Recently had the chance to sit in on an Illinois basketball practice and I was blown away by the hard work and hustle of this team, even in practice. The practice began with a ten-minute shoot around. Almost instantly, a three point shooting contest broke out, in which a certain sweet-shooting sophomore and an All-American junior were draining every three they attempted. Then the sophomore went off, making ten threes in a row, which all hit nothing but the bottom of the net. But the three point shooting contest had to come to an end as the real practice was set to begin.
The players were separated into groups—the big guys worked on their post maneuvers and ball-denial skills, which proved to be one of the more interesting drills of the day. The Bigs had to stop two passes to the post from three coaches, who were standing on the perimeter feeding the post man the ball. They were required to deny every pass that came to the post; if they failed, the drill started over again. This wore on some players, and as they looked more and more drained, the rest of the team began to clap and encourage them through to the finish.
As practice progressed, so did the players' intensity. They ran through plays, and every single shot and pass was defended just like it was in a game. The rebounds were hard-fought. When the ball got loose, the players around it hit the floor and wrestled for possession until the coaches blew their whistles. The team practiced at this level for a solid hour until they got their first water break. After they returned from the short break, things got even more intense. A few players walked toward what looked like a vertical jump drill. They started by standing on a platform, with belts around their waists. Bungee cords were attached to both their belts and the platform. The players jumped straight up in the air repeatedly; each time the cord restrained them. Meanwhile, the guards worked on separation drills, where they had to get free from Coach Webster with one dribble and a quick shot. They also put their time in on defense, with the guards running through screens while the coaches held up massive pads to try to prevent the players from getting through the pick.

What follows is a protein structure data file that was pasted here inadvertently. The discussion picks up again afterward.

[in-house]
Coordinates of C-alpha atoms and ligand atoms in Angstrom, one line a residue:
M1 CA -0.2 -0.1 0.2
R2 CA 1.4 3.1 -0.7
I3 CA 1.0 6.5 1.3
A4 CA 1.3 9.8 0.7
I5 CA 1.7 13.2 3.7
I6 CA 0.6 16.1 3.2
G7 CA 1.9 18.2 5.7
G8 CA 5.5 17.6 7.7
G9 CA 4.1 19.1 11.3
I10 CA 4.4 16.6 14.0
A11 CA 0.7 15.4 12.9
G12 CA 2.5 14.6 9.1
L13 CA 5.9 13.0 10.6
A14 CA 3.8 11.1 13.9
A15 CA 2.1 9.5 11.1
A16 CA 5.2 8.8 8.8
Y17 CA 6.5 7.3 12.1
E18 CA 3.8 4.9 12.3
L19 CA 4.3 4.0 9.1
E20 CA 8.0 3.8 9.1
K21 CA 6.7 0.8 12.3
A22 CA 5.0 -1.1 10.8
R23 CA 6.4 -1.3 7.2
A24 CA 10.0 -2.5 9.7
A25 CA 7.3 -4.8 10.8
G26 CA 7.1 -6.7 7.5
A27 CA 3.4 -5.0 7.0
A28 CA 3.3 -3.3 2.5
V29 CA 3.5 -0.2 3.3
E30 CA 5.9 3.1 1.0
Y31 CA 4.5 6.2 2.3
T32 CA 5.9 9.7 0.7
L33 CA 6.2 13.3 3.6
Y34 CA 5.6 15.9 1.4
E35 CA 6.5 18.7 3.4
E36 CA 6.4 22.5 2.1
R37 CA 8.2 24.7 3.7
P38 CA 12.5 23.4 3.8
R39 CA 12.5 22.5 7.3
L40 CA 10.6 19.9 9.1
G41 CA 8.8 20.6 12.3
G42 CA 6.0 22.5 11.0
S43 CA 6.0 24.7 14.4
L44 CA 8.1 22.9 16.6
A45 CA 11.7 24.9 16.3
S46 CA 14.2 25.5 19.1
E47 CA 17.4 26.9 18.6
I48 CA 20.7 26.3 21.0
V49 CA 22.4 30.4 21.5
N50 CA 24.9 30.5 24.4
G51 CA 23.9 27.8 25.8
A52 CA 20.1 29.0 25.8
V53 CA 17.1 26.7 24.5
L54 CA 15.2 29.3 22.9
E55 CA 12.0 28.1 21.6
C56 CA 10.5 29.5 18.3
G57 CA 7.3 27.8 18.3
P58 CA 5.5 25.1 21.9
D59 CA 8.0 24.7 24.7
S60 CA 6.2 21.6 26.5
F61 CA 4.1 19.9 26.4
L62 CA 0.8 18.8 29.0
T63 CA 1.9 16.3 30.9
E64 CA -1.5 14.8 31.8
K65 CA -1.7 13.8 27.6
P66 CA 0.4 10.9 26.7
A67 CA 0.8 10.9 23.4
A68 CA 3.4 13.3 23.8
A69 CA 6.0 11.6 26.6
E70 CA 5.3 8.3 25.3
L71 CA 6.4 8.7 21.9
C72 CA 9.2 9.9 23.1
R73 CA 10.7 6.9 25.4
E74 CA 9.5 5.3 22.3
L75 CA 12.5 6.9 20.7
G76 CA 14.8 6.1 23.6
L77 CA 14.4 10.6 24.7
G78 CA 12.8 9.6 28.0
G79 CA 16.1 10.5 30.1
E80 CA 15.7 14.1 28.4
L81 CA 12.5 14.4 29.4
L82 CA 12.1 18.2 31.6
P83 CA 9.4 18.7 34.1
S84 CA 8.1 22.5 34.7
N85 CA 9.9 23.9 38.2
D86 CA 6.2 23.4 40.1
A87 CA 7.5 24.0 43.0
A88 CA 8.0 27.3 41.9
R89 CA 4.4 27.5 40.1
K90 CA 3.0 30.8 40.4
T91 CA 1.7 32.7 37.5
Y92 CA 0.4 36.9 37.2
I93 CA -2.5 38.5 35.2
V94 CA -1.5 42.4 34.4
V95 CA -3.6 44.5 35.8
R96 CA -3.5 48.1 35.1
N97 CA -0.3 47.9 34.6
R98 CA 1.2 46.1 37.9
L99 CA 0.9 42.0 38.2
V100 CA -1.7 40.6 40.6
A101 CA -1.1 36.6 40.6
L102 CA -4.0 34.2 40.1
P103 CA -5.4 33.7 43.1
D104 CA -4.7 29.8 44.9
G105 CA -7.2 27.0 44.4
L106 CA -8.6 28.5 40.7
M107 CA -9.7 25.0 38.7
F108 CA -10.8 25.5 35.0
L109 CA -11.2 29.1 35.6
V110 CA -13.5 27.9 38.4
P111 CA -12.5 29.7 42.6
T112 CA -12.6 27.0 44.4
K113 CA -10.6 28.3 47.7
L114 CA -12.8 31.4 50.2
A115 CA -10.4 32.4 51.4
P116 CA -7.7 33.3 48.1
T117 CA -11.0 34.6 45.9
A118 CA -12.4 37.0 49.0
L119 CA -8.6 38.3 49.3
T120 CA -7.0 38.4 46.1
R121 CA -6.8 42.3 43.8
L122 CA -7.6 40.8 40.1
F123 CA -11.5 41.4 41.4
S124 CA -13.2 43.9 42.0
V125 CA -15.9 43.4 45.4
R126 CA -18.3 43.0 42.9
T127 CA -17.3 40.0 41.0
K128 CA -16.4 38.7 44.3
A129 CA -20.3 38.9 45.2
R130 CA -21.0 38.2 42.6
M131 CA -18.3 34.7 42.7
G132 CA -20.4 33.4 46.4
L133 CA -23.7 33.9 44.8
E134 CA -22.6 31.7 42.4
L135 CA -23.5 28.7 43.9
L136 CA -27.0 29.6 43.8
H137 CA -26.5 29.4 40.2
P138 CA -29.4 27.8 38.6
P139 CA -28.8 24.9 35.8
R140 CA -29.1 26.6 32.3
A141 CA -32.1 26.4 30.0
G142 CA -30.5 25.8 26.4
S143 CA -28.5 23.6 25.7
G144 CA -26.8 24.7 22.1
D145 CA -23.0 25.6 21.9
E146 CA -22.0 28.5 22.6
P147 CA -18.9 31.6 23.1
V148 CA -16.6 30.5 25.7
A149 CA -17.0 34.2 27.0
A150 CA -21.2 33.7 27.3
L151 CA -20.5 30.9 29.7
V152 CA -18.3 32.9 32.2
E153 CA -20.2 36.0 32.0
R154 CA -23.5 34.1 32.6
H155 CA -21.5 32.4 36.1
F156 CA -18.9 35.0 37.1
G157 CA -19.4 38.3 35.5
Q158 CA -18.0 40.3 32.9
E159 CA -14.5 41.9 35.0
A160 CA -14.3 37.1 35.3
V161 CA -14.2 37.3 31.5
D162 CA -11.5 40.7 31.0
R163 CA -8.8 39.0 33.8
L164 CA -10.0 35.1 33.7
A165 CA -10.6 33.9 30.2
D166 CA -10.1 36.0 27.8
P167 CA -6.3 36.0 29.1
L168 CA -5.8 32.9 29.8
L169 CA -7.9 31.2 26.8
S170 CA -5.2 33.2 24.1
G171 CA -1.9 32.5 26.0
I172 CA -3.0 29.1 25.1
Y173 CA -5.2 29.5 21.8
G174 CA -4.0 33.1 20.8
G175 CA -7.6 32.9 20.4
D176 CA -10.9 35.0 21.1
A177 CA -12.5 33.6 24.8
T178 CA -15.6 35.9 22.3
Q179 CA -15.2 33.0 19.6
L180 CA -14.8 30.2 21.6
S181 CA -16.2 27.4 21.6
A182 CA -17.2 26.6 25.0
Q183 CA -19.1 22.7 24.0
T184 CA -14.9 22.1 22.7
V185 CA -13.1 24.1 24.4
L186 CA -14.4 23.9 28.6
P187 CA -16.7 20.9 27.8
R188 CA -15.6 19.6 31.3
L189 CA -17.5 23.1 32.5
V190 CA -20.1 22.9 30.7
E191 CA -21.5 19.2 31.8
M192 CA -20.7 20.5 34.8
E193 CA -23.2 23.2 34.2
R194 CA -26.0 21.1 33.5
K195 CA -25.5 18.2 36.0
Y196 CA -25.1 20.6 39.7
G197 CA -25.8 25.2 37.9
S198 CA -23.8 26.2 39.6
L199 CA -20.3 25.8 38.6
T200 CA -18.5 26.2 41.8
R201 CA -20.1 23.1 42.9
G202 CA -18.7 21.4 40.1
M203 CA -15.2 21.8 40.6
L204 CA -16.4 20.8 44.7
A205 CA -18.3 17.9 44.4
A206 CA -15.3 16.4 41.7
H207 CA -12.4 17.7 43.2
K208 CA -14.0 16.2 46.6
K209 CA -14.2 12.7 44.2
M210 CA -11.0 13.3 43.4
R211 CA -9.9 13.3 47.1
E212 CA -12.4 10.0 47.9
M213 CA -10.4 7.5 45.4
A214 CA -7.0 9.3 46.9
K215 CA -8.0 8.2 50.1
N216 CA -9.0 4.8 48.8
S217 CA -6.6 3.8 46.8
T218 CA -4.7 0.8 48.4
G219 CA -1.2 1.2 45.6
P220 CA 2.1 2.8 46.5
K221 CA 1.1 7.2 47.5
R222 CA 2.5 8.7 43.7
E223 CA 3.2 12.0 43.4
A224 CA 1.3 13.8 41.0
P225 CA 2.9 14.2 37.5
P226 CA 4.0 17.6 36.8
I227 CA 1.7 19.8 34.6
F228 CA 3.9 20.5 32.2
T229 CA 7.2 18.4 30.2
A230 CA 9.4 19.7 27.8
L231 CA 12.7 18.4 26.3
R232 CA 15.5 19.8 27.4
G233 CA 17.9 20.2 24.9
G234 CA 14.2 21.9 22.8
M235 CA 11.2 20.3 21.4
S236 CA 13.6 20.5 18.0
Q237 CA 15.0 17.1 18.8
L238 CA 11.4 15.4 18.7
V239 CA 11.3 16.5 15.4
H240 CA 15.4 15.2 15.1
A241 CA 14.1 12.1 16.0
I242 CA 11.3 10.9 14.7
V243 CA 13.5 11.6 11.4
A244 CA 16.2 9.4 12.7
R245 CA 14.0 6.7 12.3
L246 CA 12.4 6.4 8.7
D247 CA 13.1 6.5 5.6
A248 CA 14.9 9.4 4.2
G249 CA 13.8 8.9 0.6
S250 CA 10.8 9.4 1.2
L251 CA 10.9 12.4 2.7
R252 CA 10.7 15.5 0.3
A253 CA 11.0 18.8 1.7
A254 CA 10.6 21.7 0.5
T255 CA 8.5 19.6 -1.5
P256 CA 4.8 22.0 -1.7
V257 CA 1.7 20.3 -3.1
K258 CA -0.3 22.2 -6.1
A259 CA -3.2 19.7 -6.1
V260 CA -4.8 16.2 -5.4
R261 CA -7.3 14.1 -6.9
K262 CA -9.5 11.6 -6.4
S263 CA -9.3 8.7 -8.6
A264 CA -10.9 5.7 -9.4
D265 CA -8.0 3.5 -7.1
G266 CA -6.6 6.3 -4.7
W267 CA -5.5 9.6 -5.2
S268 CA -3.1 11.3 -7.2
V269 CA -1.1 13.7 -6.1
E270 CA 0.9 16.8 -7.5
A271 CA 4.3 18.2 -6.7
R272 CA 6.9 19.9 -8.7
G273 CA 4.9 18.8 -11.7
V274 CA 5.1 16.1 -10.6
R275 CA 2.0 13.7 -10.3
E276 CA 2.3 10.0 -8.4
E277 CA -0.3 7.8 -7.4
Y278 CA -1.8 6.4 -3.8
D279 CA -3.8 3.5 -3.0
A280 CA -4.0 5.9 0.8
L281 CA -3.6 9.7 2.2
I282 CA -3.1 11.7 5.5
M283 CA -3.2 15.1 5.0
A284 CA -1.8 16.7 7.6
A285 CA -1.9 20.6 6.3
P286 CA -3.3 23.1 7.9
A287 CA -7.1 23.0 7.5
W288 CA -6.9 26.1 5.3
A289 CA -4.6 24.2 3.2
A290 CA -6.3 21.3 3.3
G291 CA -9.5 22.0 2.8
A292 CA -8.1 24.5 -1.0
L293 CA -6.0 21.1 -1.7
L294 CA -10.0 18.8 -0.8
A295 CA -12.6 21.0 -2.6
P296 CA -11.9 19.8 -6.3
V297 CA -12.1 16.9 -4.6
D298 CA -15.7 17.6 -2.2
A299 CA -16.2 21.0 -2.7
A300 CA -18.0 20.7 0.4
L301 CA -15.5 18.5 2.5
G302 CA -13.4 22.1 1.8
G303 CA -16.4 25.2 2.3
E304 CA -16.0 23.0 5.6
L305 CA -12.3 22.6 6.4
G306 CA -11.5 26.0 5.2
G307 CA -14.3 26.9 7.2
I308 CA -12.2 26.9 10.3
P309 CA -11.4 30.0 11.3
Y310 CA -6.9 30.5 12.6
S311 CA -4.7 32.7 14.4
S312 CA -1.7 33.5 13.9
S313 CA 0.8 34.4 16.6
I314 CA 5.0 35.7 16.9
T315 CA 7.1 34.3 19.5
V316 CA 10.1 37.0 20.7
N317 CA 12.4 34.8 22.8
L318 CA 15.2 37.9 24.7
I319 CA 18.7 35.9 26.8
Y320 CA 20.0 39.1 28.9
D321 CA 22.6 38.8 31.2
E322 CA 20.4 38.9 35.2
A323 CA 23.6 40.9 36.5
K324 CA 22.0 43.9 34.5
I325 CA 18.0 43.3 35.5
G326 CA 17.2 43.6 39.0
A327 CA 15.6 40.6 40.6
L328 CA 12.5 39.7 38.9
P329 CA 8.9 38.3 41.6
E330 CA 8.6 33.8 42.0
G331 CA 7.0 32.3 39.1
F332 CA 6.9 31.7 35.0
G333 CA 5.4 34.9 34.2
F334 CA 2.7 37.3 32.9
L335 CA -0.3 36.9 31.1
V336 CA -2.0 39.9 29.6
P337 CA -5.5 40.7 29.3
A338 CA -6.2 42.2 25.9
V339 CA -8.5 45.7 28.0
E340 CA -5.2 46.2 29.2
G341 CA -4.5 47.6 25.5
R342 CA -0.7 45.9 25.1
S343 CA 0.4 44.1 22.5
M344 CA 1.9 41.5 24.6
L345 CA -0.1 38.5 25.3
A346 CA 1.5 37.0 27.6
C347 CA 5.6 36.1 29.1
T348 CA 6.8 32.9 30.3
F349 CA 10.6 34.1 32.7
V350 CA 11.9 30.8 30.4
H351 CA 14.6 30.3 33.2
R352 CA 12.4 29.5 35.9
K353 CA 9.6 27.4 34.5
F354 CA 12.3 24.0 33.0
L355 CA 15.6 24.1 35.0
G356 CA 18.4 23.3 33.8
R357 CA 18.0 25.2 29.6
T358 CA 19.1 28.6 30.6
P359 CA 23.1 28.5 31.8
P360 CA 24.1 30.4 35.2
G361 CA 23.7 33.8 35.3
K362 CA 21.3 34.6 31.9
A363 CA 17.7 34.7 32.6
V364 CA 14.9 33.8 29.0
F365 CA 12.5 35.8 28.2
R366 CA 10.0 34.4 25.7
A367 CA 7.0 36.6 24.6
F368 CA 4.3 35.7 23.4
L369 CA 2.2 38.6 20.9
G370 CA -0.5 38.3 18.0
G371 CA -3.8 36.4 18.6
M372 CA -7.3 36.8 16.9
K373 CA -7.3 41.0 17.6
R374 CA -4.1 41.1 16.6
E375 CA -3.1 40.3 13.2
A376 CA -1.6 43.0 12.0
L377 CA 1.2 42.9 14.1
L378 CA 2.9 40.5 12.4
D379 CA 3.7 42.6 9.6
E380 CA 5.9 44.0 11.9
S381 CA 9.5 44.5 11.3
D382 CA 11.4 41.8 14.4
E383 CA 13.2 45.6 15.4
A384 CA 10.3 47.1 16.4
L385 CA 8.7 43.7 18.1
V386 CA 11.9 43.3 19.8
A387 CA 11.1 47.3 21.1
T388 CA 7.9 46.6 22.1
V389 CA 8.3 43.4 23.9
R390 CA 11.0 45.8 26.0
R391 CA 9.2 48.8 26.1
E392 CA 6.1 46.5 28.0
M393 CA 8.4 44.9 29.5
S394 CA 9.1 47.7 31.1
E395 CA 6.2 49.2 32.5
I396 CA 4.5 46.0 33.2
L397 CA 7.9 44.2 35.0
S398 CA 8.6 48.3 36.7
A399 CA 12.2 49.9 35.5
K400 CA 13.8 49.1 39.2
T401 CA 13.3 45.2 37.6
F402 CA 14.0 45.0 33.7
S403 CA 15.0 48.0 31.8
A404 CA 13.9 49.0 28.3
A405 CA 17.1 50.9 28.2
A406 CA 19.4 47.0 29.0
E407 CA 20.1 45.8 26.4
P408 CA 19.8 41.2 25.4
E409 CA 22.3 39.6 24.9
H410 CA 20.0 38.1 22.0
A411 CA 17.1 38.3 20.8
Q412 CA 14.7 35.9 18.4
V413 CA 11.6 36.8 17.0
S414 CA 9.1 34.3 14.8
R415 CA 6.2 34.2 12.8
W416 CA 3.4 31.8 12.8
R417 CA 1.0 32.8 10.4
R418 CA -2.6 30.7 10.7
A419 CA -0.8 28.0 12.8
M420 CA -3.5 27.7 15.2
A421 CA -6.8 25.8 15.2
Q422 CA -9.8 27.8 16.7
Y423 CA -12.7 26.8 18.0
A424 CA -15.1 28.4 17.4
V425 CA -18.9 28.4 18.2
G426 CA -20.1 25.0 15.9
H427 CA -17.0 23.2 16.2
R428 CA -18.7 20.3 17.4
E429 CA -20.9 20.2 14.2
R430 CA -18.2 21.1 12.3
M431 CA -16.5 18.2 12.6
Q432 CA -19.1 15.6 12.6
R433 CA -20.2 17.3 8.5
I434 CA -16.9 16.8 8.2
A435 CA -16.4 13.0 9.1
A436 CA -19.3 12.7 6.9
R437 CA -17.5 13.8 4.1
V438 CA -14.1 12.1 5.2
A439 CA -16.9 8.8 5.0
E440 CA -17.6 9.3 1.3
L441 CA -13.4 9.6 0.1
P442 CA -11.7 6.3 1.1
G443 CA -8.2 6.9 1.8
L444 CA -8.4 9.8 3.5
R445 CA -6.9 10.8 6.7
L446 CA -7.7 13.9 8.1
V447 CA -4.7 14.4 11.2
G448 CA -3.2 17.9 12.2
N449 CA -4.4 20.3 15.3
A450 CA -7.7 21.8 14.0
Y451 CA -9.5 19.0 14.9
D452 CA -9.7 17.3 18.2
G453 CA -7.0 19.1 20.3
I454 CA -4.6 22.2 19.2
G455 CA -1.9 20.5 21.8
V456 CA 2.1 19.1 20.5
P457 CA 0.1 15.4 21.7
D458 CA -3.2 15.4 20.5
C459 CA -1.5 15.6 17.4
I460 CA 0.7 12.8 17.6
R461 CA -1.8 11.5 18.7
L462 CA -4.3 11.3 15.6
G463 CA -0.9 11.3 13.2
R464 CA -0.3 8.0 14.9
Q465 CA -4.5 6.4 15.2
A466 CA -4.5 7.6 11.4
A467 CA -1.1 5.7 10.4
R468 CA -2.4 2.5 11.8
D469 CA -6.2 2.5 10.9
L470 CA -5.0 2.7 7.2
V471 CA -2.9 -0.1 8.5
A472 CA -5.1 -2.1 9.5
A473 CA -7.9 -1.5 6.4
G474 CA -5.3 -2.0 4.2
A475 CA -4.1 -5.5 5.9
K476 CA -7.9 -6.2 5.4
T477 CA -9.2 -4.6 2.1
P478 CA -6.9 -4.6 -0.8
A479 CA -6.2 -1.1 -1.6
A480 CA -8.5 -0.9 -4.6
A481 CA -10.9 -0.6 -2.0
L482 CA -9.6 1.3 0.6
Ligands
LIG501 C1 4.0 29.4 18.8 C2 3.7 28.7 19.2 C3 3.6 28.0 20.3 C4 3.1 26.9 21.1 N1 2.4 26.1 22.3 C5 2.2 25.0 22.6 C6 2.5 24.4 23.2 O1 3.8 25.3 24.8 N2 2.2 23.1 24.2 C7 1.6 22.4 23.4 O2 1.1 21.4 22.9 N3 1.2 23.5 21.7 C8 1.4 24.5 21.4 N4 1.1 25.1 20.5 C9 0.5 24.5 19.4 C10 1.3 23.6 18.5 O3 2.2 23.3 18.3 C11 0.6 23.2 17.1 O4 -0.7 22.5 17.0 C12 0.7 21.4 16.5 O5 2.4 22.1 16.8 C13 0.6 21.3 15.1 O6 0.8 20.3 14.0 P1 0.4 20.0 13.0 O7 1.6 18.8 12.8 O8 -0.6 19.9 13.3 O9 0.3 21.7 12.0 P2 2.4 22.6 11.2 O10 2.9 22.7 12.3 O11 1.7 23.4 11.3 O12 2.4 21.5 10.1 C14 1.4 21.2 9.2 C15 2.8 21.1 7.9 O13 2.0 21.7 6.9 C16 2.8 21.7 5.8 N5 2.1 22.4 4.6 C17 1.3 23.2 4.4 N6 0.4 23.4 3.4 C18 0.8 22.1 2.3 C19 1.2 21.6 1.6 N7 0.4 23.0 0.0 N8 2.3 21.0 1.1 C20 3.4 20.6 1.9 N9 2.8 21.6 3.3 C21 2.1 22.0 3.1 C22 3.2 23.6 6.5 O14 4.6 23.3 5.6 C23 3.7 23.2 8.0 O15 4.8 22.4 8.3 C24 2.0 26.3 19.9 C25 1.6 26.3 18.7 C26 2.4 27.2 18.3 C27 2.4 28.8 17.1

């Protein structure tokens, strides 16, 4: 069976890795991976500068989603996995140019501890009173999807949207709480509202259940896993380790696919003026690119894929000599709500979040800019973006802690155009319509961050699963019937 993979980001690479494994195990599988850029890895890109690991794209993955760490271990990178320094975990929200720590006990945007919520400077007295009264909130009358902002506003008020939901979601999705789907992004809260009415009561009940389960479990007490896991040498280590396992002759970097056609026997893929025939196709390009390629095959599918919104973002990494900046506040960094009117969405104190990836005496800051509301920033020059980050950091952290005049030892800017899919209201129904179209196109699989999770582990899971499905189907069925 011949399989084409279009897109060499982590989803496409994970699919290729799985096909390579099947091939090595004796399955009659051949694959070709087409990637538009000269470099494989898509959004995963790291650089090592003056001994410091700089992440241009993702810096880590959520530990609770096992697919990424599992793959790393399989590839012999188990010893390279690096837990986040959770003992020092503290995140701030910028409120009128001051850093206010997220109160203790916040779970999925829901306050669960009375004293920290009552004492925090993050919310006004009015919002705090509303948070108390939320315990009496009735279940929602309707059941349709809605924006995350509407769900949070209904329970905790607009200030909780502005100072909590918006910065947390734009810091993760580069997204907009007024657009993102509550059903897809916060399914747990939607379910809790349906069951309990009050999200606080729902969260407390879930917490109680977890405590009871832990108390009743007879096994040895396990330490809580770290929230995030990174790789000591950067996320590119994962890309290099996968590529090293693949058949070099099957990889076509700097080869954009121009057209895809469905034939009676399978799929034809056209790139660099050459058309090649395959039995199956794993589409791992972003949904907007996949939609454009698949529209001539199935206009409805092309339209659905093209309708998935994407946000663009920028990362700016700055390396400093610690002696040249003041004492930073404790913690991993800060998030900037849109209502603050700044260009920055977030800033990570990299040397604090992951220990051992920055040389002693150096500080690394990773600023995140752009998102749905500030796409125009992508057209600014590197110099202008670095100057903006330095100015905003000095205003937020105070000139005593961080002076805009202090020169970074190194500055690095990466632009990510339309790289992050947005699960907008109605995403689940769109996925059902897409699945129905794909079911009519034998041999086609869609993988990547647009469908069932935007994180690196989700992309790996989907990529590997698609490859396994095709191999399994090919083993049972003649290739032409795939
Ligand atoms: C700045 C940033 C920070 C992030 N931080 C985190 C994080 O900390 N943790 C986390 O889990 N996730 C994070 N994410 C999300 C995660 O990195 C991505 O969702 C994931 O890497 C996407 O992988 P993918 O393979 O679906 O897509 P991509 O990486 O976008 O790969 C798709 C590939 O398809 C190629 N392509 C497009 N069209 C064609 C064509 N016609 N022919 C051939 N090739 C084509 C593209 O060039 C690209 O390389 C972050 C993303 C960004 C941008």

The team finally got to scrimmage toward the end of practice. It was Blue vs. White, with the Blue team composed of upperclassmen and starters while the White team had a lot of underclassmen. But the White team had one big weapon—the preseason Big Ten Player of the Year. The scrimmage looked very official, and it was called just like a game and real referees officiated. From the opening tip, both squads pushed the ball hard. They ran and ran and ran some more. I was tired just from watching all the running and gunning! The scrimmage lasted eight minutes. The Blue team got out to a substantial lead and kept it that way for some time. With about a minute left to play, and his team down big-time, the probable All-American took over the game. He made two quick steals and finished them both with slam dunks. He also hit two long threes to bring his team closer to the lead. But the Blue team's early dominance was too much to overcome in the end.
Anybody who has watched Illinois in practice knows this much: if hard work, dedication, and team unity are what it takes to get to St. Louis this year, then I'll see all you Illini fans there. This team (which is a team in every sense of the word) is going to be very special.
Illinois Basketball Practice Report
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